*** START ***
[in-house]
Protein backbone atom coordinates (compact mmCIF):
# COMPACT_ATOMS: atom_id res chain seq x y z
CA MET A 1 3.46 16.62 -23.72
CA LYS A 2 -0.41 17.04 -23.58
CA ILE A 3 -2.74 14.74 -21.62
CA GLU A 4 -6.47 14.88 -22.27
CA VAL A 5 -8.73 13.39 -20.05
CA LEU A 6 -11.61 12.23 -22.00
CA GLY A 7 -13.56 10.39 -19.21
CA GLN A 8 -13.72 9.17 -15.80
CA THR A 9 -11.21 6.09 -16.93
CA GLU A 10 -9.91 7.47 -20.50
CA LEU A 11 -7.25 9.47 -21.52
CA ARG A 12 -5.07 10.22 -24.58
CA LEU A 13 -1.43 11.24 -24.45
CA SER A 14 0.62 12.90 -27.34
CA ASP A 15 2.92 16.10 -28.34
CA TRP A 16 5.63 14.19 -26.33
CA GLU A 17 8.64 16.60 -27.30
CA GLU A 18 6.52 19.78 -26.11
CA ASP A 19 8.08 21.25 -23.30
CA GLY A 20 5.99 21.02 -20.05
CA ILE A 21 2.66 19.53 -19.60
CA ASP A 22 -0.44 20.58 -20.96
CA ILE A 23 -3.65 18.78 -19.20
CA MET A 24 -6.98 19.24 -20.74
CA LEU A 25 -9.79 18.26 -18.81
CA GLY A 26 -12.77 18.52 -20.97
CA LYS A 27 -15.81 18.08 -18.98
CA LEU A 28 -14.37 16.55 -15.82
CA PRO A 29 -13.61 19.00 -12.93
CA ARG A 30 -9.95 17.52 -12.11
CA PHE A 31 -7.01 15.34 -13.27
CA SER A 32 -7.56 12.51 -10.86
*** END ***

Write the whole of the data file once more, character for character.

[in-house]
Protein backbone atom coordinates (compact mmCIF):
# COMPACT_ATOMS: atom_id res chain seq x y z
CA MET A 1 3.46 16.62 -23.72
CA LYS A 2 -0.41 17.04 -23.58
CA ILE A 3 -2.74 14.74 -21.62
CA GLU A 4 -6.47 14.88 -22.27
CA VAL A 5 -8.73 13.39 -20.05
CA LEU A 6 -11.61 12.23 -22.00
CA GLY A 7 -13.56 10.39 -19.21
CA GLN A 8 -13.72 9.17 -15.80
CA THR A 9 -11.21 6.09 -16.93
CA GLU A 10 -9.91 7.47 -20.50
CA LEU A 11 -7.25 9.47 -21.52
CA ARG A 12 -5.07 10.22 -24.58
CA LEU A 13 -1.43 11.24 -24.45
CA SER A 14 0.62 12.90 -27.34
CA ASP A 15 2.92 16.10 -28.34
CA TRP A 16 5.63 14.19 -26.33
CA GLU A 17 8.64 16.60 -27.30
CA GLU A 18 6.52 19.78 -26.11
CA ASP A 19 8.08 21.25 -23.30
CA GLY A 20 5.99 21.02 -20.05
CA ILE A 21 2.66 19.53 -19.60
CA ASP A 22 -0.44 20.58 -20.96
CA ILE A 23 -3.65 18.78 -19.20
CA MET A 24 -6.98 19.24 -20.74
CA LEU A 25 -9.79 18.26 -18.81
CA GLY A 26 -12.77 18.52 -20.97
CA LYS A 27 -15.81 18.08 -18.98
CA LEU A 28 -14.37 16.55 -15.82
CA PRO A 29 -13.61 19.00 -12.93
CA ARG A 30 -9.95 17.52 -12.11
CA PHE A 31 -7.01 15.34 -13.27
CA SER A 32 -7.56 12.51 -10.86